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Courier Friends to Follow

POSTED: December 30, 2008 5:00 a.m.
I cannot tell you how many times I have seen a small business open up in my community and say to myself, “Oh, that’s great, I’ll have to get in there,” and then drive by months later and realize that I have yet to make that first stop to see what this new venture is all about.
This frustrates me. My intentions are good. And maybe if I had seen various advertisements reminding me about the place, I would have made that visit.
The best part is when it’s locally owned; it’s not just a business, but a person — possibly a neighbor or someone I know from the gym or the park or school events.
It’s personal.
I think of the excitement they must have had when first getting the idea for the business, putting it together and actually seeing it take shape. Then, as the excitement slowly fades and the reality of success or failure is in plain view, the realization of such a brave move takes hold.
It is all of our responsibility to help local business people succeed. It is the core of a community, the lifeblood. Without our local business partners, we would be left with only the large national chains with no ties to our community, only looking to take our money and run when times get rough.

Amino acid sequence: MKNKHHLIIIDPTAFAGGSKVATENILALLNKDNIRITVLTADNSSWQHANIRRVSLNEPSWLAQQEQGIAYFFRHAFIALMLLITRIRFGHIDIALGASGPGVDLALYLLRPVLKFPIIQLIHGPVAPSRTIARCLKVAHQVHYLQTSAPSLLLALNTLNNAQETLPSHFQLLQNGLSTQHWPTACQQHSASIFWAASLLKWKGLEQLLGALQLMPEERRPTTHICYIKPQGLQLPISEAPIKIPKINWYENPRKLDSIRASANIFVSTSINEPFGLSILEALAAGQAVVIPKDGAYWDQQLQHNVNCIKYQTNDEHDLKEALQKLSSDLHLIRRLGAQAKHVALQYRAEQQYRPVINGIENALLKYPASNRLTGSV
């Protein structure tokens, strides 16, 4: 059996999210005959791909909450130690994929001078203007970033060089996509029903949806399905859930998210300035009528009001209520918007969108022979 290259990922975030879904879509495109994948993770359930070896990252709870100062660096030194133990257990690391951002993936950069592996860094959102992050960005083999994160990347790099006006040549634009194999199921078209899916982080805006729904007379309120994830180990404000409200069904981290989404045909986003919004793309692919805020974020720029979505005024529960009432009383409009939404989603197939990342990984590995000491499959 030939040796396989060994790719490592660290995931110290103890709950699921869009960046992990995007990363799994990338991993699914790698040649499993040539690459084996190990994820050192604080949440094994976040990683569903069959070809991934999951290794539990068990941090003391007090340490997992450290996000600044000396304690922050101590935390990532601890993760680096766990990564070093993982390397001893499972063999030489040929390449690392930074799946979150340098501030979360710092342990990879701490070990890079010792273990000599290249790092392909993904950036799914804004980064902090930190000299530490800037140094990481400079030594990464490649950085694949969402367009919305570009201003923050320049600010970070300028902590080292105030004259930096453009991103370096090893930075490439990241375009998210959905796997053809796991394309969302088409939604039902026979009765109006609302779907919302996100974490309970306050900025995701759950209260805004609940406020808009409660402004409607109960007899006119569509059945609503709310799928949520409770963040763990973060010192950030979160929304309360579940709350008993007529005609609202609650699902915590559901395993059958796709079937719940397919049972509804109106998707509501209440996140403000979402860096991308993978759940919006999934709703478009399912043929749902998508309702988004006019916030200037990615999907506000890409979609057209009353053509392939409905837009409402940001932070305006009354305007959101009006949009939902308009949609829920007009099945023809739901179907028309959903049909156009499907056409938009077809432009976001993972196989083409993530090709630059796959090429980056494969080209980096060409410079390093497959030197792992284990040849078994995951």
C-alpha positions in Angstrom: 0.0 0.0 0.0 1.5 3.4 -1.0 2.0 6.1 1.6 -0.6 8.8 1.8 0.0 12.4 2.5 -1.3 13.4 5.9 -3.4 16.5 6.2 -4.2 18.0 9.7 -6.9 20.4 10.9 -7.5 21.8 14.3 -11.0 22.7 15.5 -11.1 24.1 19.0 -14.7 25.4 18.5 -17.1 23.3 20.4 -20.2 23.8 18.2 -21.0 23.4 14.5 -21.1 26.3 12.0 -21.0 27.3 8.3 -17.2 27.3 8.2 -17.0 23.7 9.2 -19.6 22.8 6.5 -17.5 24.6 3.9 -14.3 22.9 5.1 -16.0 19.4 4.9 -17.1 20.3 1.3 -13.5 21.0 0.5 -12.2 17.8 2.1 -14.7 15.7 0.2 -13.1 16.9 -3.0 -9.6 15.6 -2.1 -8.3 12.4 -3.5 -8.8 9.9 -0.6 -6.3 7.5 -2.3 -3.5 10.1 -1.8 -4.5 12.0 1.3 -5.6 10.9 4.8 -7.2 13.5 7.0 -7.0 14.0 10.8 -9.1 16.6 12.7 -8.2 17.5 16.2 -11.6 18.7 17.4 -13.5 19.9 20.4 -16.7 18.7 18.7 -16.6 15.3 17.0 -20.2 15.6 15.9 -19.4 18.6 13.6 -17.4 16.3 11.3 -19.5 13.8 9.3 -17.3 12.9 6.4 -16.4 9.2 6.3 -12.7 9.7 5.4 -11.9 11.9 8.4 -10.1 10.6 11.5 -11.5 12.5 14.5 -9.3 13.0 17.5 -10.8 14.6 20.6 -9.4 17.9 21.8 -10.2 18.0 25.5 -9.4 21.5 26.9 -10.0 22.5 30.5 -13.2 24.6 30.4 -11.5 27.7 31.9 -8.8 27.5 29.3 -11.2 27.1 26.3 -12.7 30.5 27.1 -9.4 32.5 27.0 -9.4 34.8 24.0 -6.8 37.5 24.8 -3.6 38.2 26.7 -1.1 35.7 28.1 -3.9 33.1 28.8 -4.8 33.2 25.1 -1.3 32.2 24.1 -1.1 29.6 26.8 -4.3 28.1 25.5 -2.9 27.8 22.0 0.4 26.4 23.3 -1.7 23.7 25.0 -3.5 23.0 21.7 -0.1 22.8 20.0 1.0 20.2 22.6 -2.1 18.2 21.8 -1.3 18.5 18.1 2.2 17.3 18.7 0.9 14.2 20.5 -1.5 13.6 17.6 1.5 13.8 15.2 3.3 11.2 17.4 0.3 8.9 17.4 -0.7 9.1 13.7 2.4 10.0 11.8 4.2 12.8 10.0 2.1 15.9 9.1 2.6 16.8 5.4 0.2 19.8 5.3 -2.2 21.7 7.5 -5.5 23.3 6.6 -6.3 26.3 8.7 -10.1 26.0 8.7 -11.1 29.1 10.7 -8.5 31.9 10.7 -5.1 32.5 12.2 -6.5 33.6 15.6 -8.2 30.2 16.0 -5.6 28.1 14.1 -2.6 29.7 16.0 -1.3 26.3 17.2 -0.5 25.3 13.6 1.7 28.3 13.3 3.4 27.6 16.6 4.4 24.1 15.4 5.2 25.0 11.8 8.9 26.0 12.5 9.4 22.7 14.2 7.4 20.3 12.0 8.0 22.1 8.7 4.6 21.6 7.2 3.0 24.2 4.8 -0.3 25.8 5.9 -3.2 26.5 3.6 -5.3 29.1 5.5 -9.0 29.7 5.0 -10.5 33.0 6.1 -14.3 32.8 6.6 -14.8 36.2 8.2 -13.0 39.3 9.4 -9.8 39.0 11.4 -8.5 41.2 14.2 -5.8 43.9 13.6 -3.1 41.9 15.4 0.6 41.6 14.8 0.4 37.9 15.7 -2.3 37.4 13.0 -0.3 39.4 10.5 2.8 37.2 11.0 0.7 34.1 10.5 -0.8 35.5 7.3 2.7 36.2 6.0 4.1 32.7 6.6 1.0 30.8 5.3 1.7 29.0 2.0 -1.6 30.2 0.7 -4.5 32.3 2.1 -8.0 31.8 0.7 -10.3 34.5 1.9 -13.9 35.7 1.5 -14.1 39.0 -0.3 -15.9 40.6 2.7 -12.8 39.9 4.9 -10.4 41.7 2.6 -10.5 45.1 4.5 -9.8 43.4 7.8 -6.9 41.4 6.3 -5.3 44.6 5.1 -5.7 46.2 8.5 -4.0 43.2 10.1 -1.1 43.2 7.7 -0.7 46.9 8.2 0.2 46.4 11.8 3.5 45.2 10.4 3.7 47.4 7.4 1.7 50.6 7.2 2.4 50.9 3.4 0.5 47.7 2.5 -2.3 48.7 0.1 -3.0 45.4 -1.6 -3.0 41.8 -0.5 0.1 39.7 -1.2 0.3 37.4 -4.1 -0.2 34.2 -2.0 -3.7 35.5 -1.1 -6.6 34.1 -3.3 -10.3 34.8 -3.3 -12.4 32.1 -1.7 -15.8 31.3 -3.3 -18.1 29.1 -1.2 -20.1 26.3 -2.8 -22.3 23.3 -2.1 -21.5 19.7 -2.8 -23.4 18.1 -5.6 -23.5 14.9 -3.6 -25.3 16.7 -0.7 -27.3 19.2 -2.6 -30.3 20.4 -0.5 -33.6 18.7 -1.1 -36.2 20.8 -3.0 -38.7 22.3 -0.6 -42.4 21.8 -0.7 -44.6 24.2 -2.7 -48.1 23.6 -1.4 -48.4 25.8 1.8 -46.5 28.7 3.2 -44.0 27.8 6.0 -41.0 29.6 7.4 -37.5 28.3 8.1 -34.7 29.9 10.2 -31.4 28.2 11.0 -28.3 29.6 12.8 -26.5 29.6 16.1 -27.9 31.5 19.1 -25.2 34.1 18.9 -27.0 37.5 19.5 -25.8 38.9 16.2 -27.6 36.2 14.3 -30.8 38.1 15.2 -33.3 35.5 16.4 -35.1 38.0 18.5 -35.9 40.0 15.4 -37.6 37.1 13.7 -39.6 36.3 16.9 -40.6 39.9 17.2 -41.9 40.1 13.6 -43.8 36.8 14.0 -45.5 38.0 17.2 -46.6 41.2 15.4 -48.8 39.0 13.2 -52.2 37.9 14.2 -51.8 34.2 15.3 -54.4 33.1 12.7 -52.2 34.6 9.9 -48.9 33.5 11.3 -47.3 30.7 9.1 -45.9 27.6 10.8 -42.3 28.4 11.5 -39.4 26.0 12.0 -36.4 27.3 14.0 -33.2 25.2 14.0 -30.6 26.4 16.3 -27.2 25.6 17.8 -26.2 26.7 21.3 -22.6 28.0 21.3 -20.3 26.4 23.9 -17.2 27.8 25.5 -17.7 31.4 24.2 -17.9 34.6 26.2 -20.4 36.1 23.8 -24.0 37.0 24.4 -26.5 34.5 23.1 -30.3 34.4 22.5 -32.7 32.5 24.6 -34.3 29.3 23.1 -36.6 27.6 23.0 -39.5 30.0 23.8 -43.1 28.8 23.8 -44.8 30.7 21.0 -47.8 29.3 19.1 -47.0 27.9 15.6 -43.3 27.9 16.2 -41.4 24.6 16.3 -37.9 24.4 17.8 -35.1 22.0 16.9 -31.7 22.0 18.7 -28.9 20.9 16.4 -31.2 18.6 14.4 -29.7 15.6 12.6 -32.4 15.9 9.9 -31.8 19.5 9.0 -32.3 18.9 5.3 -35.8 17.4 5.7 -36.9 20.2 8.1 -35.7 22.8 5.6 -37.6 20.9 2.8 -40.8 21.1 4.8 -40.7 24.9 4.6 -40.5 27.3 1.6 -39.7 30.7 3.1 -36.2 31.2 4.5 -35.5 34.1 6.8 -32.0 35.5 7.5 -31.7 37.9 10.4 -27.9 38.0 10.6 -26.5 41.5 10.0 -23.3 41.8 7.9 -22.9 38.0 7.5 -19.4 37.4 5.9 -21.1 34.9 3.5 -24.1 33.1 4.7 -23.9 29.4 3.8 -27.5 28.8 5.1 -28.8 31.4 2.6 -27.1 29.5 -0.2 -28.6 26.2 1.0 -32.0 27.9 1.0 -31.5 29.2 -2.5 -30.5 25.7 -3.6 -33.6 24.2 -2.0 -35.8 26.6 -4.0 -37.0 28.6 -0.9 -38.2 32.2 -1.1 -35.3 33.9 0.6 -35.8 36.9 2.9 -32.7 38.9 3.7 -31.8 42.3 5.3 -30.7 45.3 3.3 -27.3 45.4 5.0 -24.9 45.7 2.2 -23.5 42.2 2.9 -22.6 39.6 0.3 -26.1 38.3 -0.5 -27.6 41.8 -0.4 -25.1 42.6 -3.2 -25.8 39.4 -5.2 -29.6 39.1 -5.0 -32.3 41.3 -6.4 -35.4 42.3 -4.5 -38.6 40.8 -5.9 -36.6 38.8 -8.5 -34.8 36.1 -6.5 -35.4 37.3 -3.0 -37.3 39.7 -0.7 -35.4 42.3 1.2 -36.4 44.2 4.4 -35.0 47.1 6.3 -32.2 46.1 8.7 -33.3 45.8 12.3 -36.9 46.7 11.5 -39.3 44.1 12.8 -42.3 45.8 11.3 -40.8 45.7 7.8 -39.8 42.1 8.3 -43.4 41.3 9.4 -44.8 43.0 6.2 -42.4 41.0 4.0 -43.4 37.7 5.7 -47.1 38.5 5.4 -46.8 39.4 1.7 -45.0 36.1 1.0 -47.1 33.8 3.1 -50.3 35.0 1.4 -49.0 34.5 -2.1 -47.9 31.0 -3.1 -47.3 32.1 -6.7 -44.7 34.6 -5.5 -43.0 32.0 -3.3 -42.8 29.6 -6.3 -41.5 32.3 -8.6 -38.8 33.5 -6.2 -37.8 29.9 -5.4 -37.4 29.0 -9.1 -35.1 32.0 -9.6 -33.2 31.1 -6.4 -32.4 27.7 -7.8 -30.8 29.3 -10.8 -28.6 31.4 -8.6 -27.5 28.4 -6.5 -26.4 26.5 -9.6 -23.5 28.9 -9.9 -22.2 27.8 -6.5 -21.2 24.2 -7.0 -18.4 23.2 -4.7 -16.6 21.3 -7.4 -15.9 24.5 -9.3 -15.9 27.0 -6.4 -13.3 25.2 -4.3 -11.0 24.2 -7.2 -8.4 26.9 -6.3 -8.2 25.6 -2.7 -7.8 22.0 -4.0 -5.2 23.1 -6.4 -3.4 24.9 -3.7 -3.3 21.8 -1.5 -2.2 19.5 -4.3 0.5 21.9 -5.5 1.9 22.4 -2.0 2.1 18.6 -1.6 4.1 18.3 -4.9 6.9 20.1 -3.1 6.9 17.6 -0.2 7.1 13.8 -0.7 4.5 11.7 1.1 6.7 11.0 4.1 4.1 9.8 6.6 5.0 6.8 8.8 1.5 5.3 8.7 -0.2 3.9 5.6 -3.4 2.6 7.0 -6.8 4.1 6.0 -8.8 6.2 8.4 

So, this holiday season, I have made a pact with myself to purchase everything I possibly can from local purveyors.
Sure, I might pay a little more, but that extra coin will stay in my community, not be shipped off to some corporate headquarters up north.
And by purchasing locally, you get hometown service. It’s nice to be able to pick up the phone and get an actual person on the line or walk into a place and talk to the same person who sold you an item.
Holiday dinners and parties? Local restaurants only. There’s something to be said about walking into a place “where everyone knows your name.”
Not that all locally owned businesses are perfect. Many of them are owned by people who have never been in business for themselves before. But because they dreamed and dared, I think we can cut them a little slack while they work out the kinks. If we stick with them now, think of the gratitude they will show us later.
I hope you will join me in patronizing locally owned businesses this holiday season. Because it’s not just business, it’s personal.

– Steve Erlanger,
publisher and COO of Hometown News.

 

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